Bible stories are full of trials and tribulations but also redemption and hope. Such themes remain true today, and we must remember this as we face our most challenging problems.
In Fresno, this includes the vital matter of public safety. The county suffers from higher-than-average poverty (21% according to U.S. Census 2010)and, importantly, below-average investments in the cornerstones of community safety (education, health, support for the poor, etc.).
The two are related, and there is now a chance to make significant changes to both. Thursday night at Fresno’s Westside Church of God, local residents and guests from local and state government will gather to discuss this very topic — and an opportunity at hand.
That opportunity is Proposition 47, a historic voter initiative that Californians approved in November 2014, making California the leader once again in addressing unjust laws. The law changes six low-level offenses (drug possession and petty theft crimes) from felonies to misdemeanors, with the goal of reducing over-incarceration for nonviolent acts and instead investing those savings into local programs focused on prevention.
Leading up to Prop. 47’s passage, California was far behind in adhering to a federal court order to reduce the number of people in its overcrowded prisons (because the conditions were deemed unconstitutionally cruel). Meanwhile, 33 of California’s 58 counties, including Fresno, had overcrowded jails, leading to lawsuits, early release and high costs to taxpayers.
Despite this reliance on incarceration, California and its counties have disturbingly high recidivism rates: Six of 10 people released from prison return within three years.
Clearly we have failed to break the cycle of crime, and that is bad for everyone: victims, law enforcement, families and entire communities.
Over decades, the state and counties have regularly cut education, health programs and community investments, while continually spending more on prisons and jails. California now spends $10 billion per year on its prisons, and it costs taxpayers $62,396 for each person imprisoned annually. In contrast, the state spends less than $9,200 per pupil on funding for K-12. This is not how we achieve safety, nor community health.
Prop. 47 offers the opportunity to change the course of history and offer positive change for Californians. While the six offenses changed can still lead to arrest, detainment and up to a year in jail (if convicted), the law calls for a new way to approach safety, including more effective forms of accountability, new partnerships and new investments — all geared toward addressing crime’s root causes.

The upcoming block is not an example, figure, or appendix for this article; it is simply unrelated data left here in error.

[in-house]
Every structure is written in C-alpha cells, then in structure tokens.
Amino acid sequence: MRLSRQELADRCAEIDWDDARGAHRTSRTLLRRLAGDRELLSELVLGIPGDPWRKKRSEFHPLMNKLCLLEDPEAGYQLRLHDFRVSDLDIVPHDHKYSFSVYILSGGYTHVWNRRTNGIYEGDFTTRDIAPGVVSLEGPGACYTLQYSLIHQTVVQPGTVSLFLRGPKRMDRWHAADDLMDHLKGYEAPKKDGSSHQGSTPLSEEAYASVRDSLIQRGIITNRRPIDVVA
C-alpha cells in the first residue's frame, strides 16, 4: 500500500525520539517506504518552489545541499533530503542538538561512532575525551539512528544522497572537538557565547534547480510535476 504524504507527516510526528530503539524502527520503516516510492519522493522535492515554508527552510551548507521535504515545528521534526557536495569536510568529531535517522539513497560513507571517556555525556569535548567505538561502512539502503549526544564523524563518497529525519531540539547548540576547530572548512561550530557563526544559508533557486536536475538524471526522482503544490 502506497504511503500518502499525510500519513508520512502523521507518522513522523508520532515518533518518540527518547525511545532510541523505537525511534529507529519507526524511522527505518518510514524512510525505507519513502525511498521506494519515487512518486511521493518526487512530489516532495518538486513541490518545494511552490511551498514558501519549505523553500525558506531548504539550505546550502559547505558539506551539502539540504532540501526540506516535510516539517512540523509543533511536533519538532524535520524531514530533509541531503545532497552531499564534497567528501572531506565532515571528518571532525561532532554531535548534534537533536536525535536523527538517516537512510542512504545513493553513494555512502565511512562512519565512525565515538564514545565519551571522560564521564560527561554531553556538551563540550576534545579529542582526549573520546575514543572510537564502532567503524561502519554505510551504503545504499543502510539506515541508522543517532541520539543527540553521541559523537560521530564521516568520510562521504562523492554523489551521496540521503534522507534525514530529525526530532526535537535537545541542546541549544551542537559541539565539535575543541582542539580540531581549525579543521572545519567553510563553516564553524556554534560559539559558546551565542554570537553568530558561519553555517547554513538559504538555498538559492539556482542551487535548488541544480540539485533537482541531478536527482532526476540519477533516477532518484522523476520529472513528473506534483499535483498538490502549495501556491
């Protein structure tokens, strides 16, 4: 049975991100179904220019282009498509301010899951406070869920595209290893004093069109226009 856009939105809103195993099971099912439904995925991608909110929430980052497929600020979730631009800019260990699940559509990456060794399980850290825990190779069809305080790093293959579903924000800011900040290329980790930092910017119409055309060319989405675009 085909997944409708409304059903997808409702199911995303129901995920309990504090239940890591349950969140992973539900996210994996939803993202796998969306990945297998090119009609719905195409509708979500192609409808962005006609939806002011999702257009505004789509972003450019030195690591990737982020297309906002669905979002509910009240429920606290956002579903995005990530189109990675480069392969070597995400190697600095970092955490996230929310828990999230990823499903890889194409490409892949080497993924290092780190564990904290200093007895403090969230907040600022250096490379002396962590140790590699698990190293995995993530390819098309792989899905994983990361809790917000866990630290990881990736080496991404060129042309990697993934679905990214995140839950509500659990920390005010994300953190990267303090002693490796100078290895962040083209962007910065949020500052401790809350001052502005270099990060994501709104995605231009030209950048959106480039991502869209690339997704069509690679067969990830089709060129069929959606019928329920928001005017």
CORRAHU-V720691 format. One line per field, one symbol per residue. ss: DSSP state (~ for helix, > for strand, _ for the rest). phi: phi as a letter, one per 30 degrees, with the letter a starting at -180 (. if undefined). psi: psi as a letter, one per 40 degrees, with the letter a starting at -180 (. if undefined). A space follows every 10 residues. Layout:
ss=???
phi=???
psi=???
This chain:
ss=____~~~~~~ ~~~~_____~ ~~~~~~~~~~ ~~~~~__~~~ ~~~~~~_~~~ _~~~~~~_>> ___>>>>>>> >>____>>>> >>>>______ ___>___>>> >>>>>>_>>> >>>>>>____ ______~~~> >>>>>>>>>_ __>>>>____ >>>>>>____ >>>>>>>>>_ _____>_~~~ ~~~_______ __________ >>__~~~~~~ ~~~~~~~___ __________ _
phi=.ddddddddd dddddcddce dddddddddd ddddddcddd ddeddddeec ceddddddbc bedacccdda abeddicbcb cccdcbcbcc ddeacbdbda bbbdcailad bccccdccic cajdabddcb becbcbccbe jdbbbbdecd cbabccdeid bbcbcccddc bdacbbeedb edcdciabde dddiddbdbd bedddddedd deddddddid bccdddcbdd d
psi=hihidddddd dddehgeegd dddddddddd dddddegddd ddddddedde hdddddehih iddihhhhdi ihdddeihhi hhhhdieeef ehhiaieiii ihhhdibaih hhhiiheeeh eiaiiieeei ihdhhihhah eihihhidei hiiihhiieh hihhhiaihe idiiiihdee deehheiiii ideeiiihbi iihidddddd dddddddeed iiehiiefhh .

The Legislative Analysts Office, an independent, nonpartisan agency, estimates Prop. 47 will save the state and counties hundreds of millions of dollars each year, and those funds are intended for local mental health and drug treatment, school programs for at-risk youth and victim services. Cities like Oakland are already responding to the crisis with effective programs, including a procedural justice training program for law enforcement. Contra Costa County adopted a model re-entry strategic plan that uses a holistic, systematic and inclusive approach to treat substance abuse, facilitate re-entry and reduce recidivism.
But this will only work if we see the law as an opportunity to end ineffective, inhumane practices. That is why we are part of a statewide effort led by PICO California, a nonprofit network of faith and community leaders, to host forums across California with state and local officials about how we can collaborate on more effective uses of public safety resources.
At these events, we are delivering three messages: First, individuals impacted by both crime and the justice system must be heard if we are to improve fairness, justice and safety in our communities. Just as education reform efforts must involve teachers, parents and students, solutions for our criminal justice system must be informed by all whom it touches.
Second, the voters who passed Prop. 47 did so because of the promise of new investments into our communities. Officials must hear this call and use Prop. 47’s savings to bolster programs for our children, mentally ill, people with addictions, and crime victims.
Finally, recognize that individuals can change. Redemption is not simply in Bible stories; we see it every day in people who are changing their lives for the better.
Counties can do the same — show that they can change and improve — and we ask that Fresno officials partner with community members on more just, effective ways to break cycles of poverty, addiction and crime. These problems weigh heavily on our minds, but our hearts are full of hope with the possibilities at hand.